Celia ARGÜELLO RENA
Dancer

Celia received a grant to participate in the Camping project organized by the Centre National de la Danse.

 

What is your artistic background?

I am a dancer and choreographer. I was born in the city of Córdoba, in the north of central Argentina. In 2006 I moved to Buenos Aires where I graduated in Choreographic Composition at the IUNA (National Institute of Art) and studied Contemporary Dance and Theater with national and international teachers. I have collaborated with some of the most productive choreographers on the local scene and I am also working as a choreographer with different theater directors. I was lucky to receive funds and scholarships to develop my own projects in Argentina. I am interested in working with artists from different disciplines and mixing dance with other languages. I also use biographical material and I like to get involved with the political context to develop my own interpretations of reality and generate new ways of seeing it. I am constantly looking for new ways of thinking about movement and the body for my pieces, as well as being a teacher and creator.

 

How do you see your profession today?

I would like to be optimistic about my profession. Our working material is something that is always under construction and this implies the possibility of reinventing oneself all the time. It also implies responsibility with the discourse we put into our own body. This idea bothers me and interests me at the same time. Traveling with dance also gave me the opportunity to know other contexts very different from my country. In South America we have a very powerful artistic scene, but we do not have enough resources for all of us. In Argentina, our current government chooses, more and more, to eliminate the culture budget. Our creations and our discourses are crossed with the idea of ​​resistance and crisis. We do it even though it is very difficult to produce, and that makes us strong and united among ourselves, in the best cases. I think that dance is at an interesting moment, I like to see and study how artists develop body strategies to survive in this era of technological virtual reality. I believe that as workers we have a great task to continue to believe in the body as a presence and as a discourse.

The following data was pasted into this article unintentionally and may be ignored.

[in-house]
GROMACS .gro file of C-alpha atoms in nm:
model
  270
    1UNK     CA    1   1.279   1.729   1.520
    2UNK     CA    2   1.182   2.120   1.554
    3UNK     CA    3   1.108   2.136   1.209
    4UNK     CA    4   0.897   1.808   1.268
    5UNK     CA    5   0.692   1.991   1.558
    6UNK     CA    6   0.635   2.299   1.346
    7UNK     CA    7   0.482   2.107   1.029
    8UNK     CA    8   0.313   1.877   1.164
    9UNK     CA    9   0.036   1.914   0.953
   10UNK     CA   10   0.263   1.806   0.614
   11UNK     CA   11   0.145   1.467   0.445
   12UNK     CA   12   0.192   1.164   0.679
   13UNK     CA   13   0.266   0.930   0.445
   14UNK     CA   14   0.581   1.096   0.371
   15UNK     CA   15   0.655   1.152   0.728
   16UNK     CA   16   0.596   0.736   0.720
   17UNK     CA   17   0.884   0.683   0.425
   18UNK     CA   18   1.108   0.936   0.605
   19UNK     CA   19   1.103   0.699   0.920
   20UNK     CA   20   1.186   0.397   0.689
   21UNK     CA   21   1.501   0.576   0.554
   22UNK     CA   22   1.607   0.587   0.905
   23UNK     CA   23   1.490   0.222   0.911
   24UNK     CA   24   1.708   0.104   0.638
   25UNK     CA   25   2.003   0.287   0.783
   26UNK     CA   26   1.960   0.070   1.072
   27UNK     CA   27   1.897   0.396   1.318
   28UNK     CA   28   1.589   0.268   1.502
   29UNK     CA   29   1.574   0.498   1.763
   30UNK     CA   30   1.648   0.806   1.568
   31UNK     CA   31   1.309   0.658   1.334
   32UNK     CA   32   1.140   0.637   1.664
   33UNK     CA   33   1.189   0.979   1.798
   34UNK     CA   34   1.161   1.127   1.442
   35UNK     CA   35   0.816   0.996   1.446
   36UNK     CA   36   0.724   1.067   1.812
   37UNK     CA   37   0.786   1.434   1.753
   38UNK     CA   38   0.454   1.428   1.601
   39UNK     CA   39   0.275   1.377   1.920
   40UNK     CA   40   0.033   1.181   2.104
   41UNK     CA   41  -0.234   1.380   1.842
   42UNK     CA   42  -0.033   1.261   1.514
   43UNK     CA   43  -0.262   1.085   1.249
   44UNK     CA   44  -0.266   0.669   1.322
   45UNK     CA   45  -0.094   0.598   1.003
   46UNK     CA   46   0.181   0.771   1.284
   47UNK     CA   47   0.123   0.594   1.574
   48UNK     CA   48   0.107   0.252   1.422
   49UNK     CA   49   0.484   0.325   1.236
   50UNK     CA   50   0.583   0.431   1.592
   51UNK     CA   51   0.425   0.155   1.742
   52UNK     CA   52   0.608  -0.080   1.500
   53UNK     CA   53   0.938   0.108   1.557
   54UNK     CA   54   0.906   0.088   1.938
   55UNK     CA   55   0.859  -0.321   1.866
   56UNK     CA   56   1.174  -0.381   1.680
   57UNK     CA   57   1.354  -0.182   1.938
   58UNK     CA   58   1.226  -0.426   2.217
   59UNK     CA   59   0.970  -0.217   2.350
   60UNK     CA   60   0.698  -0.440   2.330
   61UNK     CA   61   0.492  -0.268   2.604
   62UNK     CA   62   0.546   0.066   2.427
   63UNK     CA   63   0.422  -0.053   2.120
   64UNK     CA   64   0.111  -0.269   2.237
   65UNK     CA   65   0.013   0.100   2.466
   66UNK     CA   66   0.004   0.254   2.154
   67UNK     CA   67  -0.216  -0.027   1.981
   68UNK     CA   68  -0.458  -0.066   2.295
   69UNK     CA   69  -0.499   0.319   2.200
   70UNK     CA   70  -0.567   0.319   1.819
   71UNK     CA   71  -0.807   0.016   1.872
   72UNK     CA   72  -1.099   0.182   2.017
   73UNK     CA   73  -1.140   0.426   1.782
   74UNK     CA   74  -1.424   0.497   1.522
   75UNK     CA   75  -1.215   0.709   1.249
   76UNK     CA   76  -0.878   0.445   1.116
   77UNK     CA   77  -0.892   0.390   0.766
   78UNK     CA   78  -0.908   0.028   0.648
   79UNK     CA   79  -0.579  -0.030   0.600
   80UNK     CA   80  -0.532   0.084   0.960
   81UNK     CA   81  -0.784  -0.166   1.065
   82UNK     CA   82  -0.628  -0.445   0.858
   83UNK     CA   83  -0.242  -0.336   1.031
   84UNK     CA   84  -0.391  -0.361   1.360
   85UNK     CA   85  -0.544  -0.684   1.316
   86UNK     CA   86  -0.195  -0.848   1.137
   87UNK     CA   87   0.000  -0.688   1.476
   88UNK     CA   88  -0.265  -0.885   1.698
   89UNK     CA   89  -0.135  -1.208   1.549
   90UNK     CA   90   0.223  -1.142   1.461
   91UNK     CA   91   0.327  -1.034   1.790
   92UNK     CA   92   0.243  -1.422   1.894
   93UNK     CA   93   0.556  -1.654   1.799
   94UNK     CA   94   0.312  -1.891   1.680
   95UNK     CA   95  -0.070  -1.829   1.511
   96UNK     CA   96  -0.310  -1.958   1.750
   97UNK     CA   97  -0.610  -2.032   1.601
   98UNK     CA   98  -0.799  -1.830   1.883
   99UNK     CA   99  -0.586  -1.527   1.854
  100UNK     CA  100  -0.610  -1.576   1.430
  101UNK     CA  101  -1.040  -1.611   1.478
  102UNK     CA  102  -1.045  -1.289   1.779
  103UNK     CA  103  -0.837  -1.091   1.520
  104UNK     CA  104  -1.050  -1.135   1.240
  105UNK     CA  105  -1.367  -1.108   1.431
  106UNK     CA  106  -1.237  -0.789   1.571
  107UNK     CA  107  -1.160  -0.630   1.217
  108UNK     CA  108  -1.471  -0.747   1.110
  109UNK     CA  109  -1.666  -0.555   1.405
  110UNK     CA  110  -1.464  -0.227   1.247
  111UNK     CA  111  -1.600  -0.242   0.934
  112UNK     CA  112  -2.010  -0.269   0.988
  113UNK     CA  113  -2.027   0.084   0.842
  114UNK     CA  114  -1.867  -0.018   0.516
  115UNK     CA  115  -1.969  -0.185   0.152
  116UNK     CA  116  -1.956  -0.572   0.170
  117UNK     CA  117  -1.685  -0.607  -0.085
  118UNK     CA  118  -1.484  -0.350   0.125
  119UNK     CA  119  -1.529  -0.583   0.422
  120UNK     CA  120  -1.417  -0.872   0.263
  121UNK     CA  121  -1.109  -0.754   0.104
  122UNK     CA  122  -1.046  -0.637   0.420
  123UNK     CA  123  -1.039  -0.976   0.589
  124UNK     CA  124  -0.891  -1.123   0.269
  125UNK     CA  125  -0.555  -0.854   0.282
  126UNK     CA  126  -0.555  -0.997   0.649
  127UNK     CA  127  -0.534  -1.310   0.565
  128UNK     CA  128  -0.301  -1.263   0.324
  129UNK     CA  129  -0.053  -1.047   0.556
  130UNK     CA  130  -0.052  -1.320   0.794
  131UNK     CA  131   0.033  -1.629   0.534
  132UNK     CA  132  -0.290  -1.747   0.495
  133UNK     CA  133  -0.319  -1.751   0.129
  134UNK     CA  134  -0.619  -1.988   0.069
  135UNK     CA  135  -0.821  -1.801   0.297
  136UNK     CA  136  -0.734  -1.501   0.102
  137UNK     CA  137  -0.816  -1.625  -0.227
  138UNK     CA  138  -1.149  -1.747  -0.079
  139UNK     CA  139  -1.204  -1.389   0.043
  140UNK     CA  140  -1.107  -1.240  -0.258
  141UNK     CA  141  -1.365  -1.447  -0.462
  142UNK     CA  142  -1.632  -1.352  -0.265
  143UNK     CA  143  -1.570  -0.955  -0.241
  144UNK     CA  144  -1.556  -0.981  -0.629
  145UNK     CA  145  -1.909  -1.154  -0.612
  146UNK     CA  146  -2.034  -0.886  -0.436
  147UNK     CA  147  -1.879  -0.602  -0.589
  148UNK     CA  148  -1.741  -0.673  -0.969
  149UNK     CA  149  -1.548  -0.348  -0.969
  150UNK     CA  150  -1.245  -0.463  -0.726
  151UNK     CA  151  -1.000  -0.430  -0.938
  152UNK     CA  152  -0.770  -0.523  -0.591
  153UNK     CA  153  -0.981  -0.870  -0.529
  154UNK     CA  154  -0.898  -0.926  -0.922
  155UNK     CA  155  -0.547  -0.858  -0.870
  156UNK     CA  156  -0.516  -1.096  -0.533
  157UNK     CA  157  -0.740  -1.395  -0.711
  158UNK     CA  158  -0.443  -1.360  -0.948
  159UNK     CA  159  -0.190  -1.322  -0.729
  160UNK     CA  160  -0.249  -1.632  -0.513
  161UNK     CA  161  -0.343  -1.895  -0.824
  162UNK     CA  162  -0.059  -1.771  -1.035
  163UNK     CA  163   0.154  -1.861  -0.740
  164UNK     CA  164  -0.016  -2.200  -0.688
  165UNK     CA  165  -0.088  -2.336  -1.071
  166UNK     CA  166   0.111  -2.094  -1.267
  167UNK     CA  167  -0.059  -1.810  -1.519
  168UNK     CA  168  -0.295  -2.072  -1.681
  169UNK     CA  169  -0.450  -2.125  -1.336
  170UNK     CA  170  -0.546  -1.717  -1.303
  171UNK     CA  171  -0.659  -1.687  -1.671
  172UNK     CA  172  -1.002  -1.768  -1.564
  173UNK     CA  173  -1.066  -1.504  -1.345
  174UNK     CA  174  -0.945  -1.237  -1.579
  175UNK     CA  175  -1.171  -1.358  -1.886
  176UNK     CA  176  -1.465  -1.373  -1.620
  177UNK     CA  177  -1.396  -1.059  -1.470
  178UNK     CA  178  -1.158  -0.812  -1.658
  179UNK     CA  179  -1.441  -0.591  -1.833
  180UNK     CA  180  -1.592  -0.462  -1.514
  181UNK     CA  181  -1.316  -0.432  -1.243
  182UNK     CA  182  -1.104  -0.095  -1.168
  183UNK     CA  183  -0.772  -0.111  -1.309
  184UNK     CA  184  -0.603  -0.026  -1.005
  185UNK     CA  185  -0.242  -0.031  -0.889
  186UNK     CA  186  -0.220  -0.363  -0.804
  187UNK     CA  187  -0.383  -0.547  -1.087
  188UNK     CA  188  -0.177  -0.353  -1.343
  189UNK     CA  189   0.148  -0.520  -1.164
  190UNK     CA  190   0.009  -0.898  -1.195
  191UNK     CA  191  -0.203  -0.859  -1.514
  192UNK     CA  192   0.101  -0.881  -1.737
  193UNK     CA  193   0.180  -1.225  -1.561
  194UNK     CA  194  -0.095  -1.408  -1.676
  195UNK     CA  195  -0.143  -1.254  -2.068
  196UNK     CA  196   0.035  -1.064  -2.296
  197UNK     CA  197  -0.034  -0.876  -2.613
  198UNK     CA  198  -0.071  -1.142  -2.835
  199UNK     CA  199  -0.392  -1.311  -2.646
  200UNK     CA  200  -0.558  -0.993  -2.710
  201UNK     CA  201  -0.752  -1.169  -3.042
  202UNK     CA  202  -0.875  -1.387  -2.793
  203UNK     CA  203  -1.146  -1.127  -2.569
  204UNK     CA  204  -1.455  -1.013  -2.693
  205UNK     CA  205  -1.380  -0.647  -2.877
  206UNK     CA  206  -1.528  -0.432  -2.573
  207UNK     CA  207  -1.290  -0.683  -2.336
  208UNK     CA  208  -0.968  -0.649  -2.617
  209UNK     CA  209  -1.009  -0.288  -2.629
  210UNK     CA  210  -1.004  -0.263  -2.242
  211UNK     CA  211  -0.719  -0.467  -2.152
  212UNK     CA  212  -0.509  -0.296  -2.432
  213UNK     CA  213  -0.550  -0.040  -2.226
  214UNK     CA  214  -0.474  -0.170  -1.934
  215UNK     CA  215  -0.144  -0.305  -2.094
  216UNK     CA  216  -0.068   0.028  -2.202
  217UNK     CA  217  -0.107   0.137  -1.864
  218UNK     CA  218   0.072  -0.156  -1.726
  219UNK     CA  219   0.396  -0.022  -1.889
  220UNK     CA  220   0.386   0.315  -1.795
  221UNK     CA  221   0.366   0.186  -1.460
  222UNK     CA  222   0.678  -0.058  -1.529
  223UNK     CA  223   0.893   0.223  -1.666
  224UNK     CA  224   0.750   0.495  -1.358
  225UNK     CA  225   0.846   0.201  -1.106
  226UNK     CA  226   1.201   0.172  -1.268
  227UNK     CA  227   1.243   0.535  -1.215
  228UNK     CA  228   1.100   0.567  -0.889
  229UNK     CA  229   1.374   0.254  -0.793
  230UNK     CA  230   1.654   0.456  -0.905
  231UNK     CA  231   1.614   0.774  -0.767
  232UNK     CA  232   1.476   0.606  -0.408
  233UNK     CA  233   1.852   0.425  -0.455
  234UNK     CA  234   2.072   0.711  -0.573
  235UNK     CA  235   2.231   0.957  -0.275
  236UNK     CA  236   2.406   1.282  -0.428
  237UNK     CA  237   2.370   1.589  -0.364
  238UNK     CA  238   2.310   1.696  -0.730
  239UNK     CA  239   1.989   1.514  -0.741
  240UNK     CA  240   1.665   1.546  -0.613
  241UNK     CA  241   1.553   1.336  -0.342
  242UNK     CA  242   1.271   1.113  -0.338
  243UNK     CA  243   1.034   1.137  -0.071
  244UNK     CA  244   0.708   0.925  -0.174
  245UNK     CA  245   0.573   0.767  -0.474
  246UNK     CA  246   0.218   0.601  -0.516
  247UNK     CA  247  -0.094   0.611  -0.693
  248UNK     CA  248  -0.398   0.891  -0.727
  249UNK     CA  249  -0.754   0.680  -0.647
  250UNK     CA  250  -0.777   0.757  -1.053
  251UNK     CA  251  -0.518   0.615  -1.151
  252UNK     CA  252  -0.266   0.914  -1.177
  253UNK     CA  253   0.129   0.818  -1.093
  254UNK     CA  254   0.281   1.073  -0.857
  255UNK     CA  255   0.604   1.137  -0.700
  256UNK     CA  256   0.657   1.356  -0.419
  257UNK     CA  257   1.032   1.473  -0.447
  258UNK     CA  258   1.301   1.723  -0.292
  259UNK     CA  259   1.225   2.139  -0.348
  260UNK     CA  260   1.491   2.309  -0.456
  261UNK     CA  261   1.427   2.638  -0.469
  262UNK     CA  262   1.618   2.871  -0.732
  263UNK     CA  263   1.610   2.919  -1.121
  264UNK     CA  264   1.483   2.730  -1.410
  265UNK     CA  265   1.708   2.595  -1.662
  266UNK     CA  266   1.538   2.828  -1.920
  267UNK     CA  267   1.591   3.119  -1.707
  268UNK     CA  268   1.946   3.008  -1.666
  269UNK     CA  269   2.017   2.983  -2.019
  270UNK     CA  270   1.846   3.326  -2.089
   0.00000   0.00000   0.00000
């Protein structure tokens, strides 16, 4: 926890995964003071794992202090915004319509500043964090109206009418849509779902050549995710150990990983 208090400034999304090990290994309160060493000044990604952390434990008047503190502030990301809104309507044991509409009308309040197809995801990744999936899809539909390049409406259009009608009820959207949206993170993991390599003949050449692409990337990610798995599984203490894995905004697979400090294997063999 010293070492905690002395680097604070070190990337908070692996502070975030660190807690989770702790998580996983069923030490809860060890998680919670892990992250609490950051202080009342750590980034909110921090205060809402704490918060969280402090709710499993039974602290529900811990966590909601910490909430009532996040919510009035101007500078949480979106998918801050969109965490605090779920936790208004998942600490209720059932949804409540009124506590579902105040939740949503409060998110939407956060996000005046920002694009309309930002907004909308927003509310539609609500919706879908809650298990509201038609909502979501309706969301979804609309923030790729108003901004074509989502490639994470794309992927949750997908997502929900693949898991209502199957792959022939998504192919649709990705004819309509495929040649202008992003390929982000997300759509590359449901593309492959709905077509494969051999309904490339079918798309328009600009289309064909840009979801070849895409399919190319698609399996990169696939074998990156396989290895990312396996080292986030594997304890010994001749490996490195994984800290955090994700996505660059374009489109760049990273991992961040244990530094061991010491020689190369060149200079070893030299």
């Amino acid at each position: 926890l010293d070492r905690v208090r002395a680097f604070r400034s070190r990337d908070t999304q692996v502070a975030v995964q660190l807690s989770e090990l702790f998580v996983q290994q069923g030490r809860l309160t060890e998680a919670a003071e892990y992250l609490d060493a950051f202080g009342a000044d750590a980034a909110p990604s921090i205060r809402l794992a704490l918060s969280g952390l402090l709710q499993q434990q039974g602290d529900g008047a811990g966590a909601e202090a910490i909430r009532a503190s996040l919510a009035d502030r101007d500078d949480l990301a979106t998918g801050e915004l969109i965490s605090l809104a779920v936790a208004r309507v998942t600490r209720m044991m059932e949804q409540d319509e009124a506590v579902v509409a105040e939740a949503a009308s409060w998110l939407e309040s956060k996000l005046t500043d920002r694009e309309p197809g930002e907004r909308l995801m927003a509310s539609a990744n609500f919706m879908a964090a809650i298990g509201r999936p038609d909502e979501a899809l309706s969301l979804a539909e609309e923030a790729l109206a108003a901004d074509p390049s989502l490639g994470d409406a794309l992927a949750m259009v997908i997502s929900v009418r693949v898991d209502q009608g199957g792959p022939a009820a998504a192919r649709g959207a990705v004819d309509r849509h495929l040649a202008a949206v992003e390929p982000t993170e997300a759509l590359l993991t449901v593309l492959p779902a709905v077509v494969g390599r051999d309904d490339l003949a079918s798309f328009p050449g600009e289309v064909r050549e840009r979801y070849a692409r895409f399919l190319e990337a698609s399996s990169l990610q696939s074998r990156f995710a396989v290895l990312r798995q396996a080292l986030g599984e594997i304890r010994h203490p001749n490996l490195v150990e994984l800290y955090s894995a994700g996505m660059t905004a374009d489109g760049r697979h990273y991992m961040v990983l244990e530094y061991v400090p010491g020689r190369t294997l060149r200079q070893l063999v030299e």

How do you see yourself in five years? In 10 years?

I hope to continue working in the dance industry until the end of my days or for as long as my desire remains aligned with movement. In five years, I see myself working hard to generate new forms of collaborations between artists, without thinking only about economic survival. I see myself working with other artists and incredible people to create new ways of being in the world. I really like to discover new ideas and new looks, I hope to continue doing that. In 10 years I see myself enjoying all that work and also my personal life. I see myself working to achieve new goals. I hope to witness new states of humanity, with equality for all. For self-employed artists, life and work are always entangled. For many years now in Argentina, we have been fighting for the state to approve a law that recognizes us as dance workers. I would like this law to be approved soon so that dance becomes also a matter of the state.

 

This interview was conducted in 2017

Photo credit: Céline Anaya Gautier